21 November 2011
…and other things that are different.
Two days before a naming ceremony in village I went with my female counterpart, Fanta, to the compound where the new baby lives and helped the women pound corn for fuuto, This involves beating the corn into a powder using a giant wooden mortar and pestle. The thing is you can’t pound any old way because there are at least two, if not three women working at once, so you must be in rhythm. The two-man was easy enough to pick up, but it took a while to get the hang of three. And while I was knocking into other women’s pestles, the other group was making a game and song out of it, clapping between turns. (I’ll try to get the video up on facebook soon.)
2. What is polite:
a) Inviting everyone to eat, even when they have their own food.
b) Sharing any food another person can see.
c) Greeting everyone—even (and especially) when they’re sick or just gave birth four hours ago.
d) Telling the right people what you’re doing and when—I think this includes both my counterparts, my dad/the chief, and whoever is cooking.
e) Giving gifts to the right people—when I bring food back I have to give it to my counterparts wife even though she is one of younger women in the house and definitely not in charge.
3. One more about cows, they’re smaller here. This means their teats too, which makes them harder to milk. For me at least, my brothers have no problem.
4. While we’re on animals, people don’t raise chickens for eggs or goats for milk.
5. Not always being properly informed and/or not knowing if I am properly informed.
One morning I woke up preparing to figure out a new schedule than originally planned, because my male counterpart, Seyni said he was going to another village as the family representative for a ceremony there. I did the usual, went for a run, cooked breakfast, showered, and went to greet Fanta, who lives in a different compound. When I asked her what she was doing that day and told her I wanted to come too, a confused look came across her face. She knew today I was supposed to work with Seyni. I explained the situation. She was not convinced. We go back to my compound together, where Seyni is lounging on the outdoor bed in front of my hut. He was not going, and some how everyone else knew this. There wasn’t a free bike in the village. He couldn’t go. They started laughing. It was funny that I didn’t know this. Why? And when was I supposed to figure this out. This also plays in daily with language I don’t know yet and implied meanings I’m not sure I’ll ever figure out.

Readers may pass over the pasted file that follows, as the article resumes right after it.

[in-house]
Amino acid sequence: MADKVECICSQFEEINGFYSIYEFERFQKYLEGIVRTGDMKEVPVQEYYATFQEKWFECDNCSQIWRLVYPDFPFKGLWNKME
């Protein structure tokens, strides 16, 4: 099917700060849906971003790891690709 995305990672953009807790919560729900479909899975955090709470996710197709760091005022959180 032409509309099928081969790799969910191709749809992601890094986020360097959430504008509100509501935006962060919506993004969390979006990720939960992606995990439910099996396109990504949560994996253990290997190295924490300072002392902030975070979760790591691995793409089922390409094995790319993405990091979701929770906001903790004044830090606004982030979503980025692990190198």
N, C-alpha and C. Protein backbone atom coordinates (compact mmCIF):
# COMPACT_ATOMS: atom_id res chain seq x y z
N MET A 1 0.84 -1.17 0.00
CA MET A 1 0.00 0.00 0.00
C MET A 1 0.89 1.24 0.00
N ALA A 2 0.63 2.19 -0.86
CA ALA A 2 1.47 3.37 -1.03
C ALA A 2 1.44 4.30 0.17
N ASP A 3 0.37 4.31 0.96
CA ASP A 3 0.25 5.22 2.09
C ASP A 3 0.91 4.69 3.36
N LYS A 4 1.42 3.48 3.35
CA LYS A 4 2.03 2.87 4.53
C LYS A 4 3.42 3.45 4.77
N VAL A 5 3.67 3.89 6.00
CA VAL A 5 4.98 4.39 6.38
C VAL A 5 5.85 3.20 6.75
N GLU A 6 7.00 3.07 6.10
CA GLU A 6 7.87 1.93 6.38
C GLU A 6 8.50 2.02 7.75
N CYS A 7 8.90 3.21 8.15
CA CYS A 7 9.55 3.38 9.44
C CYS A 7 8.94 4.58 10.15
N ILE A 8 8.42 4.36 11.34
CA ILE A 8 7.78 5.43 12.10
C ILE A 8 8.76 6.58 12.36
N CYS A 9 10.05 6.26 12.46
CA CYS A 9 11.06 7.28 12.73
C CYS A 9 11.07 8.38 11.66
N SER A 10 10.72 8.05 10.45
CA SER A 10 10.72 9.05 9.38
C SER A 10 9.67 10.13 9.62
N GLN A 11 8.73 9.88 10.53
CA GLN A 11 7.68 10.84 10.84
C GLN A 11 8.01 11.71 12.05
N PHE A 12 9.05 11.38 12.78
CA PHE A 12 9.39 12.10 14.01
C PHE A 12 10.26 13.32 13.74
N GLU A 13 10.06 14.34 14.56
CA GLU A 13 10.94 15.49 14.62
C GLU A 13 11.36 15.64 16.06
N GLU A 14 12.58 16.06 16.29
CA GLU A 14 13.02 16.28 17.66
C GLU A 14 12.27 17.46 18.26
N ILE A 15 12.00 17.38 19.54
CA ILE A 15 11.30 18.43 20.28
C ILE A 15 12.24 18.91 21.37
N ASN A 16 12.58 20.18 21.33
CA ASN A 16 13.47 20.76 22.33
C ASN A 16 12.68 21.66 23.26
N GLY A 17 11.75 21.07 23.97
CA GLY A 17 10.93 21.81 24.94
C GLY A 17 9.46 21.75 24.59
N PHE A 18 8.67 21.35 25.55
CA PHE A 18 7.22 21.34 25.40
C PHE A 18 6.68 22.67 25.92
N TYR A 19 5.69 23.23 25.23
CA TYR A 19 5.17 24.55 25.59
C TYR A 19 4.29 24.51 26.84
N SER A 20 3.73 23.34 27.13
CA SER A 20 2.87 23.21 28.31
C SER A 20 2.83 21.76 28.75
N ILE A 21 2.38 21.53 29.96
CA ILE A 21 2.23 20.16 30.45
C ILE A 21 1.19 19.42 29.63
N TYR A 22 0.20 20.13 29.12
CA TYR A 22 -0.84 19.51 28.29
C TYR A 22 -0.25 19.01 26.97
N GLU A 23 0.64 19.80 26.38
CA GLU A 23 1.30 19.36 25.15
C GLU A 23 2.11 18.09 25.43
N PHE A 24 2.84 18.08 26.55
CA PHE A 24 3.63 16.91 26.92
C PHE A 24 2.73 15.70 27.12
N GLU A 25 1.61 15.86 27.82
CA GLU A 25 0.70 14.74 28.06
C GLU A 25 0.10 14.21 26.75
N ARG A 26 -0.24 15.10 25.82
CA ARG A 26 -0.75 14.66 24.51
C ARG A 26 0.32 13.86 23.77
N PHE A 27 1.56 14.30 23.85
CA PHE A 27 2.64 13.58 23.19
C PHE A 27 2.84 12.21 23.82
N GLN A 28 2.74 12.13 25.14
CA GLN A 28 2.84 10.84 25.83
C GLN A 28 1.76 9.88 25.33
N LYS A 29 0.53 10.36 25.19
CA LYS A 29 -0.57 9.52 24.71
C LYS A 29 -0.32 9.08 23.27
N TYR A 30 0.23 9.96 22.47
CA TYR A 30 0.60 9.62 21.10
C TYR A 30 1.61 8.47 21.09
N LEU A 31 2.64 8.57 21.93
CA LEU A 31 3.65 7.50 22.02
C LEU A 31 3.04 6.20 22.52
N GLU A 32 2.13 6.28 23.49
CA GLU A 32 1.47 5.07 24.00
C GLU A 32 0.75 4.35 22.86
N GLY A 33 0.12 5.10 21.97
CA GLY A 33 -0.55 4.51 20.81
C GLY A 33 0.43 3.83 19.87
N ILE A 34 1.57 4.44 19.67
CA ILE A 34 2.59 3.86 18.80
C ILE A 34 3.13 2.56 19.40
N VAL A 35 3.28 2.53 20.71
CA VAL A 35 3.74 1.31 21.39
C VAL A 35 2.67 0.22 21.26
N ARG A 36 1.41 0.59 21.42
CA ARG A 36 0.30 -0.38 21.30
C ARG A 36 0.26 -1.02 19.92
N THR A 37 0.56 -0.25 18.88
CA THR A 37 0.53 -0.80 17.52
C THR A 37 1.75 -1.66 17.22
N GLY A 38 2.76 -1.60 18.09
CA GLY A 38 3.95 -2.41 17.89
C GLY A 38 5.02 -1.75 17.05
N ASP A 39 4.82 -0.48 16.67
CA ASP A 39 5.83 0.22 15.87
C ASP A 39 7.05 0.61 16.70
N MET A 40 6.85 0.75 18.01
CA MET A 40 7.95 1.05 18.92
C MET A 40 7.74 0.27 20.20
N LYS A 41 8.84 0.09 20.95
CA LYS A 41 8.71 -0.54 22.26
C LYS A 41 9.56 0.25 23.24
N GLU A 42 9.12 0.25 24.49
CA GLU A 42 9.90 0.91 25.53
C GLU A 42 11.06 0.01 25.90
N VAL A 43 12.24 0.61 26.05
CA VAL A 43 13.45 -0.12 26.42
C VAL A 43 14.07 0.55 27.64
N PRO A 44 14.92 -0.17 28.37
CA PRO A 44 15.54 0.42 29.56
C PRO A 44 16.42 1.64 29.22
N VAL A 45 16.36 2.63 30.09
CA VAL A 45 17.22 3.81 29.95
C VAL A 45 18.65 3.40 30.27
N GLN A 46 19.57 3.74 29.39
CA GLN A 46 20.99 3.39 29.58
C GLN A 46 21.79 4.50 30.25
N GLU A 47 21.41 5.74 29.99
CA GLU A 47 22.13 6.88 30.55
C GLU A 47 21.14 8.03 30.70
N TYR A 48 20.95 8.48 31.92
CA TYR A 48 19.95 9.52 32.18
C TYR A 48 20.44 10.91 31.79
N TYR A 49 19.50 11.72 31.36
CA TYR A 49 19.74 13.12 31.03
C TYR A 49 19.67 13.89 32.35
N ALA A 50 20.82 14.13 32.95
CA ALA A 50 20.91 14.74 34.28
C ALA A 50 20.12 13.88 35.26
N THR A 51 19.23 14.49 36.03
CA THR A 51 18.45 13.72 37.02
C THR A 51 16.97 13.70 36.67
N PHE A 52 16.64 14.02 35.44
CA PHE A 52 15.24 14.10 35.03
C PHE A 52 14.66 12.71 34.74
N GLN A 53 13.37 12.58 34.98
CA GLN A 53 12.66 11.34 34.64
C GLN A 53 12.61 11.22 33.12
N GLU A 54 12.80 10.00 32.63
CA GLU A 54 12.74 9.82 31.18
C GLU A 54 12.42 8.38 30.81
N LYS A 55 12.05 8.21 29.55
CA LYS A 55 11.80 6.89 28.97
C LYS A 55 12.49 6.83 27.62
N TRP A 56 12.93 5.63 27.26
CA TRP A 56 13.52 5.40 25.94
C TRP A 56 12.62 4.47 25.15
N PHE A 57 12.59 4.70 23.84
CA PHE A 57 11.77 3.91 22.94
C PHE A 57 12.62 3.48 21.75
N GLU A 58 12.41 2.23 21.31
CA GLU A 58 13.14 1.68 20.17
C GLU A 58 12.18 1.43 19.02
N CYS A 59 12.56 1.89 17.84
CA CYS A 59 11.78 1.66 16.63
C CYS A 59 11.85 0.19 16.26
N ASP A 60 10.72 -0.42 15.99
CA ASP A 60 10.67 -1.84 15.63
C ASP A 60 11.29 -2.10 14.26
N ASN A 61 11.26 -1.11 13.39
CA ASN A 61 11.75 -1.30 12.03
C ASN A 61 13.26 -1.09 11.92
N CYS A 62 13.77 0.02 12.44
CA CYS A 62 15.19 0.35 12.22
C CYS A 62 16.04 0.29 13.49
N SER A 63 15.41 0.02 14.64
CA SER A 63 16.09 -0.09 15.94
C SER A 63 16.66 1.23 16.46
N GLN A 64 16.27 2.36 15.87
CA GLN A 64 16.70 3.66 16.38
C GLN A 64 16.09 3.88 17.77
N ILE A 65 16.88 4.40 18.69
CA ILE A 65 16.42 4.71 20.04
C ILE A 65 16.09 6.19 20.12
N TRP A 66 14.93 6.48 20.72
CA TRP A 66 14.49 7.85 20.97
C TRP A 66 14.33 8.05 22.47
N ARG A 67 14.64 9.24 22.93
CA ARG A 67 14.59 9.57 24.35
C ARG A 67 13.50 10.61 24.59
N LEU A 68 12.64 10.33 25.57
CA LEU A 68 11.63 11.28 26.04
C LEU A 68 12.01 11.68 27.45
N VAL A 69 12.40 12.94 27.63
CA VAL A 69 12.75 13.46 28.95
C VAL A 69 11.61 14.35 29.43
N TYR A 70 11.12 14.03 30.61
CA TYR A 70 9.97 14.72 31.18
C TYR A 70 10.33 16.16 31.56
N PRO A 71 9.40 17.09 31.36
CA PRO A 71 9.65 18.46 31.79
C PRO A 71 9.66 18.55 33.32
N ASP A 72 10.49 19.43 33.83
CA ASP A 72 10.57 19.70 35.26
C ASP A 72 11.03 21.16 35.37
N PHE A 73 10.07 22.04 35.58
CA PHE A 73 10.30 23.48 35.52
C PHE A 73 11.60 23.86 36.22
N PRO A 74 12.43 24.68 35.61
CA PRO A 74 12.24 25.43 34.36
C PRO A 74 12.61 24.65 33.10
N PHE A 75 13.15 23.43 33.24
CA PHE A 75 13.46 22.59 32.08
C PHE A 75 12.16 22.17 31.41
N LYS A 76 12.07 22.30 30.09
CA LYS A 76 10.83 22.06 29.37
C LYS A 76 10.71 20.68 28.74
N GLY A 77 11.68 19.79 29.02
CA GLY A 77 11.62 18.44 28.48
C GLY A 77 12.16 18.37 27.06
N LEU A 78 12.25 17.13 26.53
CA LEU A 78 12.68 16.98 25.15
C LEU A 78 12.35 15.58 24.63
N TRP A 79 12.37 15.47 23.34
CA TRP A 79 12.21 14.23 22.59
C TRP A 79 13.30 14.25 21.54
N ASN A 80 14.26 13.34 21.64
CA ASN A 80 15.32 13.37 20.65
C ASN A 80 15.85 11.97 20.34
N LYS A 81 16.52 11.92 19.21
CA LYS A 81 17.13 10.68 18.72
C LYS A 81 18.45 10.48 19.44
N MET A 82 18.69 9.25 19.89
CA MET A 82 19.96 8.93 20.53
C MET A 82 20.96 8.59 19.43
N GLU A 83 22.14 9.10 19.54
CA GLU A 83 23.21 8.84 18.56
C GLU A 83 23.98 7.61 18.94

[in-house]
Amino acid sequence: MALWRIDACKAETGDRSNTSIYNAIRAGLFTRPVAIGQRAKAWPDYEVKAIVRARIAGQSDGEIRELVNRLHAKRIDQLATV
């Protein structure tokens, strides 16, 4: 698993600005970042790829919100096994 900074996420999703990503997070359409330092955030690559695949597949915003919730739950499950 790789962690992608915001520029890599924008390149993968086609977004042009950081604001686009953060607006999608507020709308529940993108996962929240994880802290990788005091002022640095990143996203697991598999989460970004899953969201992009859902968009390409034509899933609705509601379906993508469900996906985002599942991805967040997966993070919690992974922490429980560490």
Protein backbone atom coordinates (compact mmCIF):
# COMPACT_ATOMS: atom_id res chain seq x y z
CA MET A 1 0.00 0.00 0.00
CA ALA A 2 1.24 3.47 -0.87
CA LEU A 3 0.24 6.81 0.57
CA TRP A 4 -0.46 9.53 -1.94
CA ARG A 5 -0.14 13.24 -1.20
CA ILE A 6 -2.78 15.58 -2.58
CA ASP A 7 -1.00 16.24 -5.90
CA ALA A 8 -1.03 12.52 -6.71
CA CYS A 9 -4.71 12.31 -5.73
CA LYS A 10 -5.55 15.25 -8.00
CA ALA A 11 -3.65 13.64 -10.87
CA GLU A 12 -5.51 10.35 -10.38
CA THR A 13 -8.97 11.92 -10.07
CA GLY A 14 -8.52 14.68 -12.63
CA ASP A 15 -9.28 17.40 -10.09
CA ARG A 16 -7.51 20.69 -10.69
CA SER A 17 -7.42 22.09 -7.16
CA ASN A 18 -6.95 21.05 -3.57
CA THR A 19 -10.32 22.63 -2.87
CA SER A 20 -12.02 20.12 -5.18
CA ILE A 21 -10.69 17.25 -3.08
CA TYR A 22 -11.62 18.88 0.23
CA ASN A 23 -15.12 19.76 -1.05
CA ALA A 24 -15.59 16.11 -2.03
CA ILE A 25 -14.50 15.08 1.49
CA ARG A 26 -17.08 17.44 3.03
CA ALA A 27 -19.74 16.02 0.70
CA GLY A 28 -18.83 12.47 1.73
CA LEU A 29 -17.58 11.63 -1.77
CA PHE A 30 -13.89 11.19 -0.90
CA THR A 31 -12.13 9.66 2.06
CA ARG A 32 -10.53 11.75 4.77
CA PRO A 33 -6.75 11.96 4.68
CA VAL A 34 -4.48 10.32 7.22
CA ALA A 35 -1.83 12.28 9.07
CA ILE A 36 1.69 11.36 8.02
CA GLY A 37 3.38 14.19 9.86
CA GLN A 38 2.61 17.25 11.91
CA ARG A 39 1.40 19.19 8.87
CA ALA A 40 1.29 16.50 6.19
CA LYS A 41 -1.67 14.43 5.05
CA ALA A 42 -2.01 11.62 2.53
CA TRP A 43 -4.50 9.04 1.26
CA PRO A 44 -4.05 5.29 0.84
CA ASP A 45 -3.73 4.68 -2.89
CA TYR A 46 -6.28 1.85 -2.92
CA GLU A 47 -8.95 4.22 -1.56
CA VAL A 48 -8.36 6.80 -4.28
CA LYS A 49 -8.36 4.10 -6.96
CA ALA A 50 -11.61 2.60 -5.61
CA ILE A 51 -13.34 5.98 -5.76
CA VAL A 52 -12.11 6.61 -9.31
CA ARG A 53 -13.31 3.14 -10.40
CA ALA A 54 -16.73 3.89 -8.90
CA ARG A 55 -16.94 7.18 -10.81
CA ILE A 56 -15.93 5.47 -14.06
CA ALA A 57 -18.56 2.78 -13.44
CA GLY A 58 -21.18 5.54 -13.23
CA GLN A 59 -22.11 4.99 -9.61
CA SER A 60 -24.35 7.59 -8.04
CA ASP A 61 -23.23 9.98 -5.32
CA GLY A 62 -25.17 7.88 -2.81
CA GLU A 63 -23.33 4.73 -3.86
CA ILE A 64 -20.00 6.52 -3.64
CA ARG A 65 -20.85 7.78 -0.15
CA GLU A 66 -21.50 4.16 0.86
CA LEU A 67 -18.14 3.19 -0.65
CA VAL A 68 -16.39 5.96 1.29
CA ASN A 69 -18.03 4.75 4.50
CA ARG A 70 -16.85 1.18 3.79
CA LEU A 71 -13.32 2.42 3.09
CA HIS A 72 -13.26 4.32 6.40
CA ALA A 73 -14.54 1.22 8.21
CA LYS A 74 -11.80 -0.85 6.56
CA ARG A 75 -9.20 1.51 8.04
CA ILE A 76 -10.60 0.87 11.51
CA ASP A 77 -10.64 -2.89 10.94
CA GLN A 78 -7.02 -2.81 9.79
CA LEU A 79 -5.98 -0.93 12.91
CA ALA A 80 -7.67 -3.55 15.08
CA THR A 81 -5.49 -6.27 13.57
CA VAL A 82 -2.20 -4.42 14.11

6. Awkward silences and sitting in them for a long time.
The problem here is I don’t know what to say to fill awkward silence like I do in English. Mandinka small talk I know is not natural to me, “Hey, the sun’s hot,” “the cold was here last night,” “today, you went to the field.” I guess it’s just like how we talk about the weather when also else fails, but sometimes it feels too obvious to say. Also, what do you talk about with Senegalese teenage boys? Sometimes I help my brothers who are still in school with homework, but the other guys come to hang outside my hut and we generally have no idea what to say to each other.
7. But at the same time, my Mandinka is surpassing my French.
I went to meet the school teachers the other day and I would start a sentence in French and would unconsciously switch into Mandinka. We did talk about potential for an English for French tutoring exchange at some point.
There are many more things, but these are the ones that have been pressing on my mind most recently.
Oh, and here are some pictures of cute kids.
Hope all is well wherever you are.